Analysis: Remembering the Day New York's Heart Stood Still

The hallowed ground of the former World Trade Center deserves a museum

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    NEWSLETTERS

    Scott Friedman, NBC

    On that fateful day just 11 years ago, New York’s heart stood still.
                    
    Nearly 3,000 people were killed in the terrorist attacks -- the greatest tragedy in New York’s history.    I remember the sad hours and days that followed. We were shocked and stunned. Some of us were angry. But, mostly, we found it hard to believe that this terrible thing had happened.

                     Now, a dispute between Mayor Michael Bloomberg and Governor Andrew Cuomo threatens to delay the opening of the museum that is supposed to be at the very core of the memorial to the victims. The two leaders and their staffs, Charles Bagli of The New York Times reports, are at odds over who will pay the operating costs of the museum and who will have oversight over the museum and the surrounding memorial.
                    
    I remember the scene outside St. Paul’s Chapel on lower Broadway, in the days just after the attacks, when hundreds of notices were posted on the fence.  Anxious families displayed their hopes -- and fears. Pictures of missing loved ones were placed there, their names and the names of the mothers, fathers, wives and husbands, and sisters and brothers seeking information about their whereabouts. In most cases, it was a futile quest. They were gone. But, in these early days, it was a case for many of hope against hope.
                    
    I remember that tableau of grief, the display outside St. Paul’s, the place where George Washington once prayed. That display on the iron fence was a portrait of our heart and soul. We were grieving for our lost loved ones and thinking about them and the sadness in their wake. One elderly woman mourned for her cousin. “Oh my God, “she wrote on September 13, 2001,”what ignorance has done.  Give us hope to continue on.”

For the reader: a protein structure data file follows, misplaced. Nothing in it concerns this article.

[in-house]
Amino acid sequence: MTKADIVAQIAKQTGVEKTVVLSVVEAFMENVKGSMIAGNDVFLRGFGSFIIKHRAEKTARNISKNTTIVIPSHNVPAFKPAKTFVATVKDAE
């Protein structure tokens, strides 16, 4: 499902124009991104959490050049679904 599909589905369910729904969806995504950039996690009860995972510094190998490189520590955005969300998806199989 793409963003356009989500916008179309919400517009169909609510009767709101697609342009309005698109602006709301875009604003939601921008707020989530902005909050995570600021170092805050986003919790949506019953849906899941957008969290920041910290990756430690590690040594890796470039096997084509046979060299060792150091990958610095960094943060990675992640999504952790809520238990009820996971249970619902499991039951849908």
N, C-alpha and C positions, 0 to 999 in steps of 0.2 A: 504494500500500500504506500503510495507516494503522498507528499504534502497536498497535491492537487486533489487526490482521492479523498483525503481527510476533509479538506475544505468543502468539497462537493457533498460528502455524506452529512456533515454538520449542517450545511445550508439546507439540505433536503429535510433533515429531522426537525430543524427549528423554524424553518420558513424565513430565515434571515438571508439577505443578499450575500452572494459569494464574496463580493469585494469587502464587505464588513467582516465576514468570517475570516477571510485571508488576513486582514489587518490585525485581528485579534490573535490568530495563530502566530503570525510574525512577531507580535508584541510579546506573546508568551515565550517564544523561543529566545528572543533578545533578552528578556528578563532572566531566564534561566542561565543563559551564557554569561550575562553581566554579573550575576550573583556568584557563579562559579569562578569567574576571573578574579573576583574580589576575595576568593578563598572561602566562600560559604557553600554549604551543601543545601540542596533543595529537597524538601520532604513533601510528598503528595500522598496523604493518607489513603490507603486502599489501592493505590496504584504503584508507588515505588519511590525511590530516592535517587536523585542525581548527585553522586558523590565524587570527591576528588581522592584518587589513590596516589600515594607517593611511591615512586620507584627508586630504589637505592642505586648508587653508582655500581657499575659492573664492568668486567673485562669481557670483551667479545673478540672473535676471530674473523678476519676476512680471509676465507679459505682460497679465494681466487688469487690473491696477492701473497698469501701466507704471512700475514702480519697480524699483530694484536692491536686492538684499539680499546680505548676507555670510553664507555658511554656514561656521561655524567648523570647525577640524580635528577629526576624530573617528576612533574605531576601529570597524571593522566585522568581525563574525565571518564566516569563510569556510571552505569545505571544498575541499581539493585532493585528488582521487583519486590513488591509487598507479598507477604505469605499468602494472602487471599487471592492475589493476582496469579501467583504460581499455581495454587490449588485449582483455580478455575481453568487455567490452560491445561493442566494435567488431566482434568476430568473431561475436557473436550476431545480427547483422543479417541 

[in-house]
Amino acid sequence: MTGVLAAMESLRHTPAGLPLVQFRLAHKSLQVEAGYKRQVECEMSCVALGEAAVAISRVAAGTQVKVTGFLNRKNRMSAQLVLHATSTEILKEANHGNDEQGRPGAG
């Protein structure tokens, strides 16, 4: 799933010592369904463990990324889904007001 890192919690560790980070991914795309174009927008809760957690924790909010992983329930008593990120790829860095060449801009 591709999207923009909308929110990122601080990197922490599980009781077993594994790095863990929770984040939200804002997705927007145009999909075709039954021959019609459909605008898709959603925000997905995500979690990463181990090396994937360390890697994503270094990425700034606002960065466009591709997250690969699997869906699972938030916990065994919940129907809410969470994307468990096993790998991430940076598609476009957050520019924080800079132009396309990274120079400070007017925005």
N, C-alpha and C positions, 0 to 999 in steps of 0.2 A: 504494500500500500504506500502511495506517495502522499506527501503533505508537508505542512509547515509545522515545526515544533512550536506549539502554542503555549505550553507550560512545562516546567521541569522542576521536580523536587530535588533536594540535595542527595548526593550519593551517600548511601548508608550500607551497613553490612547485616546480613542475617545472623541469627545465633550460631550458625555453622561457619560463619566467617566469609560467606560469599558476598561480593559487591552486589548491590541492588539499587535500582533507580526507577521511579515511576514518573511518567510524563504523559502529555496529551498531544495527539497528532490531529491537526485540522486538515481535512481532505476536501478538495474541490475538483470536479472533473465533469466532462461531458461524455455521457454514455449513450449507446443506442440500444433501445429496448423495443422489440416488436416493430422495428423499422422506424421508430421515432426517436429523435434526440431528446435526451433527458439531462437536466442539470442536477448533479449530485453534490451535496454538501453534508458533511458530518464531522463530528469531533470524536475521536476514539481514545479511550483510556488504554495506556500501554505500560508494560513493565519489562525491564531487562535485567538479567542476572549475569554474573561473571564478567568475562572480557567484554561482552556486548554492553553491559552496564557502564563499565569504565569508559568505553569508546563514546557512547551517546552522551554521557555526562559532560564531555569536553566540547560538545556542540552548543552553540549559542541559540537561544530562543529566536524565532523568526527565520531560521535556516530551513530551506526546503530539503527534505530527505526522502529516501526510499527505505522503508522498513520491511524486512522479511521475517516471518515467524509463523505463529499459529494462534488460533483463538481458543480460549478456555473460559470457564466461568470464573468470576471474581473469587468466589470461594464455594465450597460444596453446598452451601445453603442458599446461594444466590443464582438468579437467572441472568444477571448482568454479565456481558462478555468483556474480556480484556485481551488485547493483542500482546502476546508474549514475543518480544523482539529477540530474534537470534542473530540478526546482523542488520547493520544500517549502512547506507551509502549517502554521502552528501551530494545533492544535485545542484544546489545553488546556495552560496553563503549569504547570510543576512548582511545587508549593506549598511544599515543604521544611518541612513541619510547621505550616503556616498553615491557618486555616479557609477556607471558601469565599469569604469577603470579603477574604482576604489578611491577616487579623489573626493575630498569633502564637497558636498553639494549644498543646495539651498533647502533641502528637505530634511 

As for the dispute that’s holding up completion of the museum to the victims, a political analyst, Hank Sheinkopf, told me: “Blame it on the economy. Nobody has any money. Not the Port Authority , nor the state, nor the city. This dispute is about money, not politics. What are you going to do? At the moment, this problem is not soluble.”
                     
    Sally Regenhard lost her 28-year-old son, Christian, a probationary firefighter, on 9/11. She is a leader of Parents and Families of Fire Fighters and WTC Victims. She agrees with the governors of New York and New Jersey that there’s been “enormous waste” in constructing the memorial. Ms. Regenhard told me what’s happened is “a national disgrace” and she wants the federal government to take control since our local officials have failed to perform the task. Ms. Regenhard and her group believe the 9/11 memorial should be turned over to the National Park Service for the “responsible and quality management” they can provide.       
                     
    The governors, in a letter, have called on the Park Service to take a role in funding and managing the memorial and museum. Are the governors, the mayor and other major characters in this drama engaged in a game of passing the buck? That’s how some critics of the effort to build the museum may see it. As of now, they have little cause for hope that the project will be completed soon.
     

    Time-Lapse Video of the 9/11 Memorial

    [NY] Time-Lapse Video of the 9/11 Memorial
    This time-lapse video shows the 9/11 memorial being constructed from 2004 to 2011. The memorial opened to the families on the 10th anniversary and to the public a day later.